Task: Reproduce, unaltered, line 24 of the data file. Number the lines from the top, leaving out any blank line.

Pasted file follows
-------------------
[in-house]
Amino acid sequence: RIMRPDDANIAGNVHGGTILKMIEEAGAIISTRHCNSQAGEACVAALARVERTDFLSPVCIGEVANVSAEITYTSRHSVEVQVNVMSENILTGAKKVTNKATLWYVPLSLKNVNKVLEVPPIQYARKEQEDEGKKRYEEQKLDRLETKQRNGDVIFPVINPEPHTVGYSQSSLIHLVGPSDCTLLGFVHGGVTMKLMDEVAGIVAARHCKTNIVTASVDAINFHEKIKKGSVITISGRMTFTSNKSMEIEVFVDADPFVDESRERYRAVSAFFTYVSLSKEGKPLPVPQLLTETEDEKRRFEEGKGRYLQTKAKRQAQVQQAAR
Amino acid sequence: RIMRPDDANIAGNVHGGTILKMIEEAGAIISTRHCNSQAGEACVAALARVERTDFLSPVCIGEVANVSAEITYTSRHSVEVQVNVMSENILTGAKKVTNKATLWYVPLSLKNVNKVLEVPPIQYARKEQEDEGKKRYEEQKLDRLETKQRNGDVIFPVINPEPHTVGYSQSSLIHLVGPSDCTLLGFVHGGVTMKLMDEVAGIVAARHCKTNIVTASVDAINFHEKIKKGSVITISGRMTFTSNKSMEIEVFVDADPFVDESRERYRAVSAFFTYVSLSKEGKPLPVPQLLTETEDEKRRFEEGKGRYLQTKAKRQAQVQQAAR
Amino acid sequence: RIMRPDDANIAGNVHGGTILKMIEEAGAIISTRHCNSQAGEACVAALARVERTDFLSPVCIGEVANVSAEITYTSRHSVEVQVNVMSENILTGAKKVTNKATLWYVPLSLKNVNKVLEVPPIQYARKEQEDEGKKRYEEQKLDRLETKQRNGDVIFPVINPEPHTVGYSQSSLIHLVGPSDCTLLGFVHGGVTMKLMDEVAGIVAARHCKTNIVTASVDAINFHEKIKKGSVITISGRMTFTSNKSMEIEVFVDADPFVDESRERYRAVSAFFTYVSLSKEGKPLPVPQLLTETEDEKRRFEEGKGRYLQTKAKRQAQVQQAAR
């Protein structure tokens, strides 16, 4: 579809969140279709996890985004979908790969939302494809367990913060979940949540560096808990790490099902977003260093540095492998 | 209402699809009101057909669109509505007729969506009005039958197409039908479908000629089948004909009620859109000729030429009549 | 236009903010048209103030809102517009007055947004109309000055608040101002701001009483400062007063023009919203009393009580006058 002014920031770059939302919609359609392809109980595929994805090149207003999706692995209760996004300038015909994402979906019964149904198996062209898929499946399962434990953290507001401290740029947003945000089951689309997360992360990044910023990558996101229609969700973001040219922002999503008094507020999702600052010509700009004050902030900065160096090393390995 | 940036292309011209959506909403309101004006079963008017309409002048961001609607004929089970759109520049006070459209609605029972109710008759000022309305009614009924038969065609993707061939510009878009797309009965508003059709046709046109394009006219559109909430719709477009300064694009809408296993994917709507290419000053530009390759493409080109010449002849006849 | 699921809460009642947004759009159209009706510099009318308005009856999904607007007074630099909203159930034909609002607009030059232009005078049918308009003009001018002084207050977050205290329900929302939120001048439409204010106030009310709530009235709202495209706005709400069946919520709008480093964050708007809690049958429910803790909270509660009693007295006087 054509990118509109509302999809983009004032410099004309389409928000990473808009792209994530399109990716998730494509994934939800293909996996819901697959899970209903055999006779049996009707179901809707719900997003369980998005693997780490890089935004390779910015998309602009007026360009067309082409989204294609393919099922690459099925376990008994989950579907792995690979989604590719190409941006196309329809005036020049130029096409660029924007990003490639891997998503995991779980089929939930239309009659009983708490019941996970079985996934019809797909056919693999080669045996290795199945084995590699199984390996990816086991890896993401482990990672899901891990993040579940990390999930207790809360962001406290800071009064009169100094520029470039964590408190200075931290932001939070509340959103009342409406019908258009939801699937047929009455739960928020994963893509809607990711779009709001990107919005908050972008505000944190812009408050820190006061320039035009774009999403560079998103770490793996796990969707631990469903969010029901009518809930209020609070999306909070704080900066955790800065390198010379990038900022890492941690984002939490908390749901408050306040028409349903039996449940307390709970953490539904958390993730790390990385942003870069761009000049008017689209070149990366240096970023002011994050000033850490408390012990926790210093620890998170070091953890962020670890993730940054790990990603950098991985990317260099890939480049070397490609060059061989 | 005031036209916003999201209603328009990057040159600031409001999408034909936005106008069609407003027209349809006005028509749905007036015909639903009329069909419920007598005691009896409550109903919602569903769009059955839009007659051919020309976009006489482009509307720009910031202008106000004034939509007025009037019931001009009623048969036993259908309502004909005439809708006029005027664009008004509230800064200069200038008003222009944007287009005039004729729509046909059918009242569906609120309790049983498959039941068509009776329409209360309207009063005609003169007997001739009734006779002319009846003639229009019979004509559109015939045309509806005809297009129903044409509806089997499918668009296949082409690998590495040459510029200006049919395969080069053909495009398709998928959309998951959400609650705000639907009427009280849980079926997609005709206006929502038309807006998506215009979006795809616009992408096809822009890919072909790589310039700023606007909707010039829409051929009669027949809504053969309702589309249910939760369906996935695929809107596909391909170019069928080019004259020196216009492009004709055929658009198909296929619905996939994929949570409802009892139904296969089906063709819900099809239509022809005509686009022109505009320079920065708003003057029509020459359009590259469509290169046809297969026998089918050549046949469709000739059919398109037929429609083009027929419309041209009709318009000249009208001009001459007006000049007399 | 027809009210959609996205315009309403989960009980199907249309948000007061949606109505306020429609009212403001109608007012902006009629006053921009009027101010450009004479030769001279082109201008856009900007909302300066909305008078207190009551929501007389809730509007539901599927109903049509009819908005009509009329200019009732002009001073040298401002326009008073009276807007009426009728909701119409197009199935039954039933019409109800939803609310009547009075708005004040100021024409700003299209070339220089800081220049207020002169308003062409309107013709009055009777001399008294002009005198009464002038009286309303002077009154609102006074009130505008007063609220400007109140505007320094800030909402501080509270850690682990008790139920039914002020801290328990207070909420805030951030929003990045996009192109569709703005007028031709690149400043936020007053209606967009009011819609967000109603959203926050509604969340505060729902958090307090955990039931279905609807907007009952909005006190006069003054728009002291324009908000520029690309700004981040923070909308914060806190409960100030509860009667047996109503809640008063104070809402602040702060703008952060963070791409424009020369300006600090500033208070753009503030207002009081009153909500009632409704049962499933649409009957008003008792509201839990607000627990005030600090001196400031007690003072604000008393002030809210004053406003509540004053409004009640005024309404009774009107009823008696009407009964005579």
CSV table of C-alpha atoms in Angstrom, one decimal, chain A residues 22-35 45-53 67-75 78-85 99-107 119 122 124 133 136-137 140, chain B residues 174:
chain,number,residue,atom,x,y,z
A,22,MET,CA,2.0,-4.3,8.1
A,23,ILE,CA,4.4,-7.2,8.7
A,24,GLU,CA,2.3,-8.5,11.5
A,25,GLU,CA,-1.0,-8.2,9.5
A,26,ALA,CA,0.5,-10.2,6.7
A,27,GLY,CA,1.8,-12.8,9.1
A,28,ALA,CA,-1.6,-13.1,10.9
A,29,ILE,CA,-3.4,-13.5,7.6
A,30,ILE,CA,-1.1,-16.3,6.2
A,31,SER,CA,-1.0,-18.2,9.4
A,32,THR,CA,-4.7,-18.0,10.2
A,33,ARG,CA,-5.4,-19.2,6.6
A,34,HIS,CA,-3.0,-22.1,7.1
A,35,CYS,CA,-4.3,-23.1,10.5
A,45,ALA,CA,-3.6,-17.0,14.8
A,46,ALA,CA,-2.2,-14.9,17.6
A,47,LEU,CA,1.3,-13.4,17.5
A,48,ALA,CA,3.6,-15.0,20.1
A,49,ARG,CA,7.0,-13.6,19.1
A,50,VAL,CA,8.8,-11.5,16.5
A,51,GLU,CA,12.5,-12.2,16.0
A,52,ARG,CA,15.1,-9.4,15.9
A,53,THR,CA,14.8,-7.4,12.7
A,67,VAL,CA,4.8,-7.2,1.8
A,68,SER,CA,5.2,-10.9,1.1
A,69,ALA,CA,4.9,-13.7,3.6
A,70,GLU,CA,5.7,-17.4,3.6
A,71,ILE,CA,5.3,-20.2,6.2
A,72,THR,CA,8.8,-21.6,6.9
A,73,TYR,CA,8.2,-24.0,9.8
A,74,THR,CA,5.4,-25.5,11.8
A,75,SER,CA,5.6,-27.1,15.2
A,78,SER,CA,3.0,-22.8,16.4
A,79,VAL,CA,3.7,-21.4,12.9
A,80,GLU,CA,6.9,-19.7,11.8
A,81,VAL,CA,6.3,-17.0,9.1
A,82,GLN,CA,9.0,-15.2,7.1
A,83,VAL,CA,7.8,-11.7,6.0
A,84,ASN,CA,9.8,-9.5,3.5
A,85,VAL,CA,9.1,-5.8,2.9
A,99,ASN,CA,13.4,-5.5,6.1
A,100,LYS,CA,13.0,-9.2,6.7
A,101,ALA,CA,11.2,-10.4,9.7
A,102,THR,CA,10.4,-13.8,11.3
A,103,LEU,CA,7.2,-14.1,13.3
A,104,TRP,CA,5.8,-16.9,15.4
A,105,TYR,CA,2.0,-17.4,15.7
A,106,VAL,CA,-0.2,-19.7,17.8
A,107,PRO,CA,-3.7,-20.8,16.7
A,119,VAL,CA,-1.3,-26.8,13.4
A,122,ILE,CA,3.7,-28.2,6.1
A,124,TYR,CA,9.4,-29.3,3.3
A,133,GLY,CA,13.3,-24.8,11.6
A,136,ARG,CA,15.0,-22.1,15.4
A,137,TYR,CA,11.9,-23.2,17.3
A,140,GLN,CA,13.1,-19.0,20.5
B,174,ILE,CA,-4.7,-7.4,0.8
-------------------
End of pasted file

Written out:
A,47,LEU,CA,1.3,-13.4,17.5